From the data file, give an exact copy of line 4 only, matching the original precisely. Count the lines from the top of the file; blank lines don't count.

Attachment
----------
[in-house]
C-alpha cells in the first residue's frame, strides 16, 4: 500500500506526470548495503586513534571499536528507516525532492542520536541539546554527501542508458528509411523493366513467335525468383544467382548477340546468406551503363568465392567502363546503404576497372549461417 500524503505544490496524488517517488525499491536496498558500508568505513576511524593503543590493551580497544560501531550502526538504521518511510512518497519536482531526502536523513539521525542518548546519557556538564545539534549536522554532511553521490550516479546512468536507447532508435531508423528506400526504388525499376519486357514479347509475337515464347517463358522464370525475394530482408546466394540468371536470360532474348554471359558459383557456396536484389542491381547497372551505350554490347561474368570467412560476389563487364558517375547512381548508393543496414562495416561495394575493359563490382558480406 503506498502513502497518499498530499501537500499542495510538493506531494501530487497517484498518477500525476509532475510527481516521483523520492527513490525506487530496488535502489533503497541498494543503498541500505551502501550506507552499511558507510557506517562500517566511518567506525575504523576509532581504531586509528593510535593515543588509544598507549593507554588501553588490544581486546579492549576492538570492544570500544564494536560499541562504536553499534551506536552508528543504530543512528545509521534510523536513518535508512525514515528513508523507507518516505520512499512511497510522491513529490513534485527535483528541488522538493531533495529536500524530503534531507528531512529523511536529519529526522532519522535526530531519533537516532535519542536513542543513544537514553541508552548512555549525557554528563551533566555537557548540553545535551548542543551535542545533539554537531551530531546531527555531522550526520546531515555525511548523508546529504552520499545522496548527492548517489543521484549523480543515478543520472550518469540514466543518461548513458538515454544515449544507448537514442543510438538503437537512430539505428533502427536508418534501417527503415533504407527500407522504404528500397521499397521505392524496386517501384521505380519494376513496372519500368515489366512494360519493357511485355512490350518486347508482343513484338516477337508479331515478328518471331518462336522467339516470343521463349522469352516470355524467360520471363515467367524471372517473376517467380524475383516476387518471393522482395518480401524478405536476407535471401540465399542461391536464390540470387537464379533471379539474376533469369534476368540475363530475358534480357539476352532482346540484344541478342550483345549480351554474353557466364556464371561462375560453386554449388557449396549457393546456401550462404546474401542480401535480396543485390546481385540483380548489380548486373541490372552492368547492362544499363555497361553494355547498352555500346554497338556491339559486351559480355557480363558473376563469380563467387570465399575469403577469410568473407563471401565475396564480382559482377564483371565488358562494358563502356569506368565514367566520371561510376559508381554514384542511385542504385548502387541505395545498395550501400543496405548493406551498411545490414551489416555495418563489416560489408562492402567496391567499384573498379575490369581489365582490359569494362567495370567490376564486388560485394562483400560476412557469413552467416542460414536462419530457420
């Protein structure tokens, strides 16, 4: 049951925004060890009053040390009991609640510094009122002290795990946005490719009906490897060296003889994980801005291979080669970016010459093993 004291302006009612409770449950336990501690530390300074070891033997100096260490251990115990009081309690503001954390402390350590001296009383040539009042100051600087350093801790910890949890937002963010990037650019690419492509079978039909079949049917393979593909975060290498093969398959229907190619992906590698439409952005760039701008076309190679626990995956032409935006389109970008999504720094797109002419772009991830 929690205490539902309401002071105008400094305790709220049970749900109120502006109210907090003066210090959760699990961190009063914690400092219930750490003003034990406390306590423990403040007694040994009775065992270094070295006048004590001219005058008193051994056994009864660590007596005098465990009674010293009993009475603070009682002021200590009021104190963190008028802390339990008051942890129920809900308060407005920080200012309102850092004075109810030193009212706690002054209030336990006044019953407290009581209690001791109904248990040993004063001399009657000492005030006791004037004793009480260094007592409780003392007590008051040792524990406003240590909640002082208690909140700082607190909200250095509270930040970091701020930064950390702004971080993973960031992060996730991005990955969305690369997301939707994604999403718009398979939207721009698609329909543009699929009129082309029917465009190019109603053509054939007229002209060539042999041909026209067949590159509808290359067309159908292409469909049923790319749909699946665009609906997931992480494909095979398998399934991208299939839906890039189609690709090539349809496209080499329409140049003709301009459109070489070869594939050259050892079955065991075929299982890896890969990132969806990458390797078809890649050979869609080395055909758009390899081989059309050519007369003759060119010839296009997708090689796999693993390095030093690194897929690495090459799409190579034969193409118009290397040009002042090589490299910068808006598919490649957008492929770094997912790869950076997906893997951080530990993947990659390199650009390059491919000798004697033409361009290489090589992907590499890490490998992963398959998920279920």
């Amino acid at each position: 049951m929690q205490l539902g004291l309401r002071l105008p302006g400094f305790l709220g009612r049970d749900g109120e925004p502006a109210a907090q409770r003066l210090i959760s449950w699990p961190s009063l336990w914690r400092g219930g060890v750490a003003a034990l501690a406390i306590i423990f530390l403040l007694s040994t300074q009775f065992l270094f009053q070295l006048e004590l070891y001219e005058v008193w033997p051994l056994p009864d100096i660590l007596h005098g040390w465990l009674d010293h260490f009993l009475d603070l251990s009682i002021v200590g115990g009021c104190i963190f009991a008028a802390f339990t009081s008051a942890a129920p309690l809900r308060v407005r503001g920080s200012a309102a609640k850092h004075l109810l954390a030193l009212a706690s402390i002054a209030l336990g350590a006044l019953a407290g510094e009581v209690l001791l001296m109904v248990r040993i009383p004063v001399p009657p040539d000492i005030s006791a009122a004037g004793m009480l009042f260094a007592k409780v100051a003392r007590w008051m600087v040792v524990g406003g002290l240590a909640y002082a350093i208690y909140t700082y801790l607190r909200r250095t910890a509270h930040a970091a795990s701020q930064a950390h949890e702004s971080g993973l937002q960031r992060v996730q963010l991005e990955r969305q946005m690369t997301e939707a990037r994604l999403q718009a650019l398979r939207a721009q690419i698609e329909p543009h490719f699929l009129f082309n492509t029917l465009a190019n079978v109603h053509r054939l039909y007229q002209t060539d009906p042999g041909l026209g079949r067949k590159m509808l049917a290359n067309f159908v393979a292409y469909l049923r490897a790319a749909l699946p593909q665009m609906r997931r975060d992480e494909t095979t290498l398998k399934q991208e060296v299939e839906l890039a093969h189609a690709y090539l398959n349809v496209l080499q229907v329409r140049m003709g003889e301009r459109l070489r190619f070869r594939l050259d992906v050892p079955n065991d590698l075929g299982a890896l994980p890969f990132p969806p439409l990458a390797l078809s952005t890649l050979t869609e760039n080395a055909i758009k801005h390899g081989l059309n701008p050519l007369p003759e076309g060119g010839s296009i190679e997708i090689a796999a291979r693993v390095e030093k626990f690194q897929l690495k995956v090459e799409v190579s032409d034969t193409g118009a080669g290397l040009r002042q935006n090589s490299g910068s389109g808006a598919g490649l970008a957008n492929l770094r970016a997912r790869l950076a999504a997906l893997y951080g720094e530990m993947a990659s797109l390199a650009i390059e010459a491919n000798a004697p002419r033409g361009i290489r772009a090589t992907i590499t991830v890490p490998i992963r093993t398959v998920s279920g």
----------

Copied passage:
């Amino acid at each position: 049951m929690q205490l539902g004291l309401r002071l105008p302006g400094f305790l709220g009612r049970d749900g109120e925004p502006a109210a907090q409770r003066l210090i959760s449950w699990p961190s009063l336990w914690r400092g219930g060890v750490a003003a034990l501690a406390i306590i423990f530390l403040l007694s040994t300074q009775f065992l270094f009053q070295l006048e004590l070891y001219e005058v008193w033997p051994l056994p009864d100096i660590l007596h005098g040390w465990l009674d010293h260490f009993l009475d603070l251990s009682i002021v200590g115990g009021c104190i963190f009991a008028a802390f339990t009081s008051a942890a129920p309690l809900r308060v407005r503001g920080s200012a309102a609640k850092h004075l109810l954390a030193l009212a706690s402390i002054a209030l336990g350590a006044l019953a407290g510094e009581v209690l001791l001296m109904v248990r040993i009383p004063v001399p009657p040539d000492i005030s006791a009122a004037g004793m009480l009042f260094a007592k409780v100051a003392r007590w008051m600087v040792v524990g406003g002290l240590a909640y002082a350093i208690y909140t700082y801790l607190r909200r250095t910890a509270h930040a970091a795990s701020q930064a950390h949890e702004s971080g993973l937002q960031r992060v996730q963010l991005e990955r969305q946005m690369t997301e939707a990037r994604l999403q718009a650019l398979r939207a721009q690419i698609e329909p543009h490719f699929l009129f082309n492509t029917l465009a190019n079978v109603h053509r054939l039909y007229q002209t060539d009906p042999g041909l026209g079949r067949k590159m509808l049917a290359n067309f159908v393979a292409y469909l049923r490897a790319a749909l699946p593909q665009m609906r997931r975060d992480e494909t095979t290498l398998k399934q991208e060296v299939e839906l890039a093969h189609a690709y090539l398959n349809v496209l080499q229907v329409r140049m003709g003889e301009r459109l070489r190619f070869r594939l050259d992906v050892p079955n065991d590698l075929g299982a890896l994980p890969f990132p969806p439409l990458a390797l078809s952005t890649l050979t869609e760039n080395a055909i758009k801005h390899g081989l059309n701008p050519l007369p003759e076309g060119g010839s296009i190679e997708i090689a796999a291979r693993v390095e030093k626990f690194q897929l690495k995956v090459e799409v190579s032409d034969t193409g118009a080669g290397l040009r002042q935006n090589s490299g910068s389109g808006a598919g490649l970008a957008n492929l770094r970016a997912r790869l950076a999504a997906l893997y951080g720094e530990m993947a990659s797109l390199a650009i390059e010459a491919n000798a004697p002419r033409g361009i290489r772009a090589t992907i590499t991830v890490p490998i992963r093993t398959v998920s279920g």